This might seem strange. After all, this is Jaguar’s first SUV, so it has a reputation to establish, rather than one to build on.
So, what tow car potential does the F-Pace have?
What’s under the bonnet?
On test we have the 2.0-litre, four-cylinder turbodiesel, which has 178bhp and 317lb ft torque.
There is a detuned variant with 161bhp/280lb ft torque, but this is sold only with a six-speed manual gearbox.
And, of course, there are more powerful 2.0-litre diesel and petrol offerings, before you consider the mighty 3.0-litre models: either the V6 diesel or the supercharged petrol V6.
But let’s start with something a little more accessible and real world. And priced from £35,020 OTR, in Jaguar terms at least, this 178bhp model is definitely that. For the record, the range starts at £34,730 OTR and the car tested was £44,770 OTR.
Not every F-Pace is four-wheel drive, but we’re pleased to say that our test car is. This isn’t just great for pulling a tourer off a muddy pitch, it helps matching ratios, too. And with a kerbweight of 1775kg, meaning an 85% match figure of 1508kg, this car is a match for a wide range of caravans.
Getting the details right
From the moment you get into the Jaguar F-Pace, it’s clear you’re in for a treat.
The cabin is beautifully made and a lovely place to be. If you delight in thoughtful details, you’ll notice the ‘Jaguar’ script on the air vents: a neat touch.
It’s pleasing on the road, too. With that much weight and ‘just’ 178bhp at 4000rpm, accompanied by 317lb ft torque at a usefully low 1750rpm, it comes as no surprise that the 2.0-litre diesel sounds a little strained under load. After all, it’s working hard.
But this is the same engine that took the F-Pace’s Land Rover Discovery Sport stablemate to a glittering five-star rating when we subjected it to our comprehensive tow test last year. Which surely is all the proof you need that, while it’s not the top-of-the-range option, it is really rather good.
The well-insulated cabin protects occupants from the worst of the noise, and it’s quiet enough when cruising.
The smooth and surreptitious operation of the eight-speed automatic gearbox that our test car was fitted with doubtless aided the seamless power delivery. It really is excellent and you don’t notice it working; should you wish to intervene, there are shift paddles.
Behind the wheel
What also strikes you is that the Jaguar F-Pace is a seriously nice car to drive. Not ‘for an SUV’, but full stop. Of course, this is without a caravan in tow, but its characteristics should mean it tows with assurance.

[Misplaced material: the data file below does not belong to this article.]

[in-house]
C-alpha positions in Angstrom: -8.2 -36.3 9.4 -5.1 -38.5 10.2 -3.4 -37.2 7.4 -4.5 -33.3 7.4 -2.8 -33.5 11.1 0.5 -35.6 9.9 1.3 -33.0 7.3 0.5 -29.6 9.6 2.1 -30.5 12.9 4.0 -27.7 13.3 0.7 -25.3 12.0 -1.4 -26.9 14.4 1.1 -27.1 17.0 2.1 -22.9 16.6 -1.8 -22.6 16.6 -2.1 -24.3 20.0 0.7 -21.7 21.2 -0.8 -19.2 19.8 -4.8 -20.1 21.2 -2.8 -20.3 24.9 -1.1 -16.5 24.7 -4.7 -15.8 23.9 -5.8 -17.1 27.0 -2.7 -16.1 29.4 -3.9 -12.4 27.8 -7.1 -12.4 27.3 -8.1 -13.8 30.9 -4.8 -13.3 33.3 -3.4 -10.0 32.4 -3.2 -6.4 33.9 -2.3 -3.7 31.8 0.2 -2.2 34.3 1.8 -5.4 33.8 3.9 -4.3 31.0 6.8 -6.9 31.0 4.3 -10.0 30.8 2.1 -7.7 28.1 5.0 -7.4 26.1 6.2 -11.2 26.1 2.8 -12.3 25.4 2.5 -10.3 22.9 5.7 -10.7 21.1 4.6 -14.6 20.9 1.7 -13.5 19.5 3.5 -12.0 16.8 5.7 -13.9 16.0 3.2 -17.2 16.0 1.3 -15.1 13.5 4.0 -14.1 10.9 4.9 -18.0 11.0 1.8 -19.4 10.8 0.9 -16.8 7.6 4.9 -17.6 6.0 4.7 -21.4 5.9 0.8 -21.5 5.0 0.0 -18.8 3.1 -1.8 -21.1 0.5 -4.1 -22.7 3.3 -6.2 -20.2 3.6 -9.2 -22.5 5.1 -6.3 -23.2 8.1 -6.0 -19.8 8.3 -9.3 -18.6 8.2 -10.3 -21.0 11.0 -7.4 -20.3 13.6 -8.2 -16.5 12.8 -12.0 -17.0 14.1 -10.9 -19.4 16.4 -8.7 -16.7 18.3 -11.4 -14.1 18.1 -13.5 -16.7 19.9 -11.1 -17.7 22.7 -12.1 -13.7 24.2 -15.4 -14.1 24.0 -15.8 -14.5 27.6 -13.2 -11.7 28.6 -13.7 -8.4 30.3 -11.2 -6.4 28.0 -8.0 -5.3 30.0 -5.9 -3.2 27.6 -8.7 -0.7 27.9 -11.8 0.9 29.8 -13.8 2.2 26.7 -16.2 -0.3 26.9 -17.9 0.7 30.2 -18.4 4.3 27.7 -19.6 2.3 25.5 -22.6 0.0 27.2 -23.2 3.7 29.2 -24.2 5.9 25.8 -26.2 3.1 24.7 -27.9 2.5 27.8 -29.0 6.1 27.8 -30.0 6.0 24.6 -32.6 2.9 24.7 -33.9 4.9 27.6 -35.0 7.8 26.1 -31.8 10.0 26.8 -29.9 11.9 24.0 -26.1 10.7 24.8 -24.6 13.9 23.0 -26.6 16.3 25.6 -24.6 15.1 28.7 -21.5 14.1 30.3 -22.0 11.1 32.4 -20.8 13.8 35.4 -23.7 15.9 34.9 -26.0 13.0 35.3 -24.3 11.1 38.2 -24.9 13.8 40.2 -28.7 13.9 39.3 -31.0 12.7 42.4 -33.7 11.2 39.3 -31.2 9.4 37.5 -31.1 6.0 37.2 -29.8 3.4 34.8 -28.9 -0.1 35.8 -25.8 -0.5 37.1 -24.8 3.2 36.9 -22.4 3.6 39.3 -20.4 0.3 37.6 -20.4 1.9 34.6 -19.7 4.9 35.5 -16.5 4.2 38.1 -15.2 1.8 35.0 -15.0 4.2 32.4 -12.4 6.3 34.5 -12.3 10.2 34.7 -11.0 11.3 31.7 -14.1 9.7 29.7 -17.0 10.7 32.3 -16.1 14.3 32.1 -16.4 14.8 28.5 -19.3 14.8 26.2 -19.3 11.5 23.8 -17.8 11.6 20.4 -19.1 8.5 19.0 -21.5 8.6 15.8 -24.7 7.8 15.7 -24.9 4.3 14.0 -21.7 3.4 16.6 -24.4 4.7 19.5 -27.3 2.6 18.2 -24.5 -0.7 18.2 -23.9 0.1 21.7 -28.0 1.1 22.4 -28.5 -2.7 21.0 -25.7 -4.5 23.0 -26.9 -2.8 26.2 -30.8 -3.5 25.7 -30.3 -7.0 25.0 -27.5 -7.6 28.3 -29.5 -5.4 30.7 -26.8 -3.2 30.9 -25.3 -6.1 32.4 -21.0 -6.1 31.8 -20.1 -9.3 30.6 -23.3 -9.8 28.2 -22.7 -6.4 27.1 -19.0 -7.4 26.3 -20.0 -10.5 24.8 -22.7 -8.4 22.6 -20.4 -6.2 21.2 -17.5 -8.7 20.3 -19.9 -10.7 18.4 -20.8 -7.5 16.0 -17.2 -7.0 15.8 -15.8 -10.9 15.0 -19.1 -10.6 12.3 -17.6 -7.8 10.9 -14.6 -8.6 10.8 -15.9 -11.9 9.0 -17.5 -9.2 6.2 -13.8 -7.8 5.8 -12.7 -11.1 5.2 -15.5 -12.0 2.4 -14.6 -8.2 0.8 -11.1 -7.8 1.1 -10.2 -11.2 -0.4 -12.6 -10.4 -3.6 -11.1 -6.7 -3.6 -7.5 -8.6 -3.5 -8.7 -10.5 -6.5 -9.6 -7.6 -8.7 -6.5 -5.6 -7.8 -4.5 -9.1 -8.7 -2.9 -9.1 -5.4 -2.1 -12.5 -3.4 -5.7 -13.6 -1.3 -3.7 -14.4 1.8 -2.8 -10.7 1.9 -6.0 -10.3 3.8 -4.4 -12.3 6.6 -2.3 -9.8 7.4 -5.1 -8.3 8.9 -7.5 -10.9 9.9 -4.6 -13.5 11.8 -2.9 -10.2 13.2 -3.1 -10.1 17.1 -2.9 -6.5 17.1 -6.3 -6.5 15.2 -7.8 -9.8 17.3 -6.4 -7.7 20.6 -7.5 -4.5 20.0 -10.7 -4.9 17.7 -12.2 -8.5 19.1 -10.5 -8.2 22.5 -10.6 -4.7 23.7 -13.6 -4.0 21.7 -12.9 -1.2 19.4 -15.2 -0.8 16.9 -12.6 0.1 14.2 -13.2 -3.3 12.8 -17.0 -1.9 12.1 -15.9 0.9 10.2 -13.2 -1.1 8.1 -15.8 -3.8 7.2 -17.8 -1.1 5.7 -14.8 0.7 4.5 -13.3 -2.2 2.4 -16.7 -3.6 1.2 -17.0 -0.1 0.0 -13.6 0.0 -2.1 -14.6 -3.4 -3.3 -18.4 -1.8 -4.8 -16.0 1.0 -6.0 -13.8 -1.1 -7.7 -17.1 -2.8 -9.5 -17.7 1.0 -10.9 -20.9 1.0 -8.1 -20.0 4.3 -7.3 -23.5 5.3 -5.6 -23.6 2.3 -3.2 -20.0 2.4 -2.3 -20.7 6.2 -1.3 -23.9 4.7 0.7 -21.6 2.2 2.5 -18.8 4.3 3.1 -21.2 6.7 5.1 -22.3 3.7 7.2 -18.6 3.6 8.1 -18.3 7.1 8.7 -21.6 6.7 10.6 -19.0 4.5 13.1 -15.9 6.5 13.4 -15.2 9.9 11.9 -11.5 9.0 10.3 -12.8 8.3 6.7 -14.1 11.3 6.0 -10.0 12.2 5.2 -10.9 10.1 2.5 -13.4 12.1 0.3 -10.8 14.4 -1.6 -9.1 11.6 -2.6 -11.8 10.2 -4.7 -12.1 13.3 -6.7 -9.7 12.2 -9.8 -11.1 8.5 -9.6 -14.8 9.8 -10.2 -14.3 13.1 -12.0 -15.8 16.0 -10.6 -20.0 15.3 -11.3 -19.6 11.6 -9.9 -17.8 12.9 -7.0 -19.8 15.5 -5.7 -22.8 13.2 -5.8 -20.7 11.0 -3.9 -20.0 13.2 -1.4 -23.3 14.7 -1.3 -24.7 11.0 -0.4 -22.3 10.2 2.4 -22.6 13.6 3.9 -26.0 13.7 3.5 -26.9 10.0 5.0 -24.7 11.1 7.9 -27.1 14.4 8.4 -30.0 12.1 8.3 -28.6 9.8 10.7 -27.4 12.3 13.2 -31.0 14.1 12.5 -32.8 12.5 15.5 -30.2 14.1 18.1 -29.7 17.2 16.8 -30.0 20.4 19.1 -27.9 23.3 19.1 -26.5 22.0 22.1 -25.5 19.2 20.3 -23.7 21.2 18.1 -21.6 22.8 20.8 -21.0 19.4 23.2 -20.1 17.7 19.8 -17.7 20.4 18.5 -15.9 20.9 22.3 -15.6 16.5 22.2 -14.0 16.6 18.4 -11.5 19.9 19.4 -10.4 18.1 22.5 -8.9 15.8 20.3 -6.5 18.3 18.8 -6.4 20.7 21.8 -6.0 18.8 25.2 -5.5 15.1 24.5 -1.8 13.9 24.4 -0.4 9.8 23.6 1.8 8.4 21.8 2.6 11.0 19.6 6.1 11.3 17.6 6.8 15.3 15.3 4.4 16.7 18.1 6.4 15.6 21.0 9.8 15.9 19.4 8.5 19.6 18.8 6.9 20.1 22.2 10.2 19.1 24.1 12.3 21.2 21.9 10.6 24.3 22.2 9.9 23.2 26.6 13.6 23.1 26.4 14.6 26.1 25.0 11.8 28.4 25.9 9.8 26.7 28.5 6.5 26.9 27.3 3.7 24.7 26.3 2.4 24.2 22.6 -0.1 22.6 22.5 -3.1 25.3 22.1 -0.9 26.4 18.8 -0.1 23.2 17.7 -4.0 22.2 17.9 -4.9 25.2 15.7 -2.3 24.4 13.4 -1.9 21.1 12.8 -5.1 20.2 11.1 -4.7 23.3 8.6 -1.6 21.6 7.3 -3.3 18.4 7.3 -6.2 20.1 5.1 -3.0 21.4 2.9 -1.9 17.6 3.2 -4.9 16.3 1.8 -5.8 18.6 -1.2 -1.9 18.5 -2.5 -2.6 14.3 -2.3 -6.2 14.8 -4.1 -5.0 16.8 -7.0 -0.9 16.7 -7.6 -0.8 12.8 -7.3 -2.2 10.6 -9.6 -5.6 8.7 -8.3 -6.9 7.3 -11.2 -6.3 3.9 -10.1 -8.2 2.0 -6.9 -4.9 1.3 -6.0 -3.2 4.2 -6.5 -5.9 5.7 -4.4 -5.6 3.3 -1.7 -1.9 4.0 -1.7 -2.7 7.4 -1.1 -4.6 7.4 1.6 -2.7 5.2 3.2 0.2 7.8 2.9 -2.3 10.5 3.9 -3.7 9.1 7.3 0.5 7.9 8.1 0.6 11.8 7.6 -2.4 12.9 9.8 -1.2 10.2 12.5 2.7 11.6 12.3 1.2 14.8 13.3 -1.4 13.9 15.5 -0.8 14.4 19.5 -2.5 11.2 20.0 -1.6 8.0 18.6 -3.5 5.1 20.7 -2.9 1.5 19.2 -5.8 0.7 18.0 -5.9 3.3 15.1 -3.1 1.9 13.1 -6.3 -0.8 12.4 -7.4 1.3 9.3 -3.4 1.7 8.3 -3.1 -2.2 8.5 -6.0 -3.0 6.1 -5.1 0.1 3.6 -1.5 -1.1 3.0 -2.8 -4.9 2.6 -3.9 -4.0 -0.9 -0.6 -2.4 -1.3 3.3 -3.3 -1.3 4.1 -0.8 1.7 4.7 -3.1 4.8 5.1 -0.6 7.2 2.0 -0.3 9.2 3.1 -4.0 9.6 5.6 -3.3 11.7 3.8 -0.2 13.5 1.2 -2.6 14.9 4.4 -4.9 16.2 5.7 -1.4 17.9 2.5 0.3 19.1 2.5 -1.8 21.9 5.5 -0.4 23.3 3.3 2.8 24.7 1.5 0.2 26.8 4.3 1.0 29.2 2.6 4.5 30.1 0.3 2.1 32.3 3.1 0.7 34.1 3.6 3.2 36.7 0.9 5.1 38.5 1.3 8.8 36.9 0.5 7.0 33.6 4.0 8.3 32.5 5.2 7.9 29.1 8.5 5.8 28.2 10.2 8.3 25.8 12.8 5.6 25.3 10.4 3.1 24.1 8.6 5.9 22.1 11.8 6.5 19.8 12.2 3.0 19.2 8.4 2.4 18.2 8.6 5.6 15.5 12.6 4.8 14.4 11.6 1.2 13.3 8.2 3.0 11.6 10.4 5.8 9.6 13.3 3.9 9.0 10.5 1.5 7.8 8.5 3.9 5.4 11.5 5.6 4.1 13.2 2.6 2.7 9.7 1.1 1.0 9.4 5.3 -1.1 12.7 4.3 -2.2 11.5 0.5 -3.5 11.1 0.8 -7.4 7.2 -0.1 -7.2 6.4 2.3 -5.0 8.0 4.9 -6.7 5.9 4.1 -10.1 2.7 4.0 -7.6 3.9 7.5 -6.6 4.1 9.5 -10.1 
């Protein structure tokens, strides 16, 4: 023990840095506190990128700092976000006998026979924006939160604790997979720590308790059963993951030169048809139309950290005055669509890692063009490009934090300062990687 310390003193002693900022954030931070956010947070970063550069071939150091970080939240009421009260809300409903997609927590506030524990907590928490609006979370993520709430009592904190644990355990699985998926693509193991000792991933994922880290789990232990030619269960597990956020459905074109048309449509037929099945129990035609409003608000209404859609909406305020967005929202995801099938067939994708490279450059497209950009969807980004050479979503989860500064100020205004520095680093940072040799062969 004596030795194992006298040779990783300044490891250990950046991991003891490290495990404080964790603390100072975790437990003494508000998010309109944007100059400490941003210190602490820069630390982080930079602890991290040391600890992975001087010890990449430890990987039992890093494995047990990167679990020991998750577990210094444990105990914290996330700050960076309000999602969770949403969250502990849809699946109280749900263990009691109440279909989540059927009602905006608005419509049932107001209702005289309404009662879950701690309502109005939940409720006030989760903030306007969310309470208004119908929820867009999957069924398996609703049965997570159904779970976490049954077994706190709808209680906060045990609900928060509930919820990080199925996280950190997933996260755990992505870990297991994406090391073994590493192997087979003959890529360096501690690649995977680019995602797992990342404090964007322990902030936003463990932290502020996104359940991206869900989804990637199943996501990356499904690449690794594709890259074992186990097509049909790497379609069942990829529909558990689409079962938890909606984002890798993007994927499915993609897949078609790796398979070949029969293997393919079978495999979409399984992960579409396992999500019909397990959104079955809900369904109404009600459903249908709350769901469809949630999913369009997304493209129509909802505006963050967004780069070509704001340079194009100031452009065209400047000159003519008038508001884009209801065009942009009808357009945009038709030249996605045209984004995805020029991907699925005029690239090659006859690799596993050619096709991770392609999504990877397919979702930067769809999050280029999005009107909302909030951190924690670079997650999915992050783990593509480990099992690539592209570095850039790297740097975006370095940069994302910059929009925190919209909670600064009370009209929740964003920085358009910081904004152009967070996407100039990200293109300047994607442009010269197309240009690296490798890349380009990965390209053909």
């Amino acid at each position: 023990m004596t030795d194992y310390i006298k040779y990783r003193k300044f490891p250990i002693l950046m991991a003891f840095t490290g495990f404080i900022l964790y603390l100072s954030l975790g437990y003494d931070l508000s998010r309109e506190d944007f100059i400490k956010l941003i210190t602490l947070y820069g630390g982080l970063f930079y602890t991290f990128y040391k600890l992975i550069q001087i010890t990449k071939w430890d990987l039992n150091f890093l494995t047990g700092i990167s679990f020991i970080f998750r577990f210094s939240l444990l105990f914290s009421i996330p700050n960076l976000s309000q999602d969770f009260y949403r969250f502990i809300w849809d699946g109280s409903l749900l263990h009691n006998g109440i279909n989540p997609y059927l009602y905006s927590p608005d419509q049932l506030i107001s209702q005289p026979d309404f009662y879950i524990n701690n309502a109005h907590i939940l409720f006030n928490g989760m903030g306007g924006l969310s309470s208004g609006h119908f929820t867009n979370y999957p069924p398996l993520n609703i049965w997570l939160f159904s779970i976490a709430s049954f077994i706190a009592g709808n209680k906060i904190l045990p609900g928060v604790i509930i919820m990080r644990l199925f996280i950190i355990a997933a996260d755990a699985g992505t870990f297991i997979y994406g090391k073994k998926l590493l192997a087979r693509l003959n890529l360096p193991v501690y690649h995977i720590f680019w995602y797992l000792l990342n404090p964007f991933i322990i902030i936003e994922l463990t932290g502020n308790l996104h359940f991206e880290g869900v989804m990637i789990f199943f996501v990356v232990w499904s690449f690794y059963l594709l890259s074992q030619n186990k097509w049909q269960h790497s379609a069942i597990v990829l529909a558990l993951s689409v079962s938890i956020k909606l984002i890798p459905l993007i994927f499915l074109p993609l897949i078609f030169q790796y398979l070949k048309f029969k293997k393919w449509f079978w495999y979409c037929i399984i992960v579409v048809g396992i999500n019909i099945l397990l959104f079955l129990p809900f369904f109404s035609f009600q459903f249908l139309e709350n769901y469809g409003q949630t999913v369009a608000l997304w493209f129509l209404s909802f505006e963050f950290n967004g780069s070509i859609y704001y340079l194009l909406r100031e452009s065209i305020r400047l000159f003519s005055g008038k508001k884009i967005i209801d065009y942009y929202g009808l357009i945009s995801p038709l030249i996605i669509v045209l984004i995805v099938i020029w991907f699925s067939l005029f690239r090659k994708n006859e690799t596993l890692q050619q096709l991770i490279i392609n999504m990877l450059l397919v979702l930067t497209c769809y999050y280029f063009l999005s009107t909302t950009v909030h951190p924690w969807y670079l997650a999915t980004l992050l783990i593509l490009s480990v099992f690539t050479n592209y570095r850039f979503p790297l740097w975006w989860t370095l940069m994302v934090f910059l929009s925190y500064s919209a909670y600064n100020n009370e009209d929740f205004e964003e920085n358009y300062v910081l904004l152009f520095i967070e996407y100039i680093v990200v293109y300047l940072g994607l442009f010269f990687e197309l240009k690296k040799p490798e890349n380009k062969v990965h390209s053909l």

It does not feel like an SUV. The F-Pace shrinks around you, which is probably at least in part due to the fact that the driver sits nearer the floor than in other SUVs, so the driving position is somewhere between that of an SUV and a sporty saloon.
Even when threading it through tight, twisting country lanes, there seems to be a disconnect between the sizeable car you walked up to and the one you’re driving. Is it really an SUV?
Our R-Sport-specced car’s chunky and compact steering wheel felt great. The big Jag’s turn-in is clean and there’s enough feel for keen drivers.
Despite the 20-inch alloys wheels (a £1200 option) that ‘our’ F-Pace was fitted with, ride comfort was impressive, which bodes well for cross-country schleps when towing on your caravan holidays.
As does the fact that body roll was very well controlled, the car remaining composed even when pushed. And that its brakes were strong without being ‘grabby’.
Space to relax
We’ve said that cabin ambience is spot-on and must add that, with a wide range of adjustment, it is easy to get comfortable behind the wheel.
Rear-seat passengers aren’t short-changed, though. The luxurious feel extends to seats three and four, with generous head- and legroom.
That’s not to say there’s no fifth seat, but the chunky transmission tunnel means that whoever sits there will have to straddle it.
With nets on the backs of the front seats, air vents, a 12V socket, two USB ports and a centre armrest that pulls down to reveal a pair of cupholders, back-seat passengers really have got it good!
Also of note is that while the rear window line is quite high, in the name of aesthetics, it doesn’t feel claustrophobic, even with the privacy glass (£375) as in our test car. Although this may have been at least in part due to the fixed panoramic roof (£1200).
Boot space is mightily impressive, too, with 650 litres when all seats are in place. It’s quick and easy to drop those rear seats (although they’re a little heavy to reinstate), and doing so gives you 1740 litres to fill.
It’s an SUV, so you have to lift items quite high to get them into the boot, but there’s no lip to negotiate. What you do have, however, are tethering points and a 12V socket in there.
Further practicality points are earned by the Jaguar F-Pace’s large wing mirrors, that should prove easy to attach towing mirrors to. And by the dashboard’s big, easy-to-read dials, that display 30 and 70 prominently.
However, there were times during our test drive where visibility at junctions was impaired by the stout, swept-back offside A-pillar. Otherwise, visibility front and rear is good.
An impressive all-rounder
So, what tow car potential does the all-new Jaguar F-Pace have? We should’ve guessed that a car sharing engines and breeding with the Land Rover Discovery Sport would not disappoint.
The luxury of yet more power will doubtless aid performance, but it’ll cost you more – outright and in terms of running costs. And apart from a little badge envy (then, get it debadged!), there can be no cries from within an F-Pace that this isn’t a seriously comfortable, luxurious place to pass the miles.
Jaguar has a hit on its hands with the F-Pace. And this surely has to be a contender at this year’s Tow Car Awards.
It does not feel like an SUV, the Jaguar F-Pace shrinks around you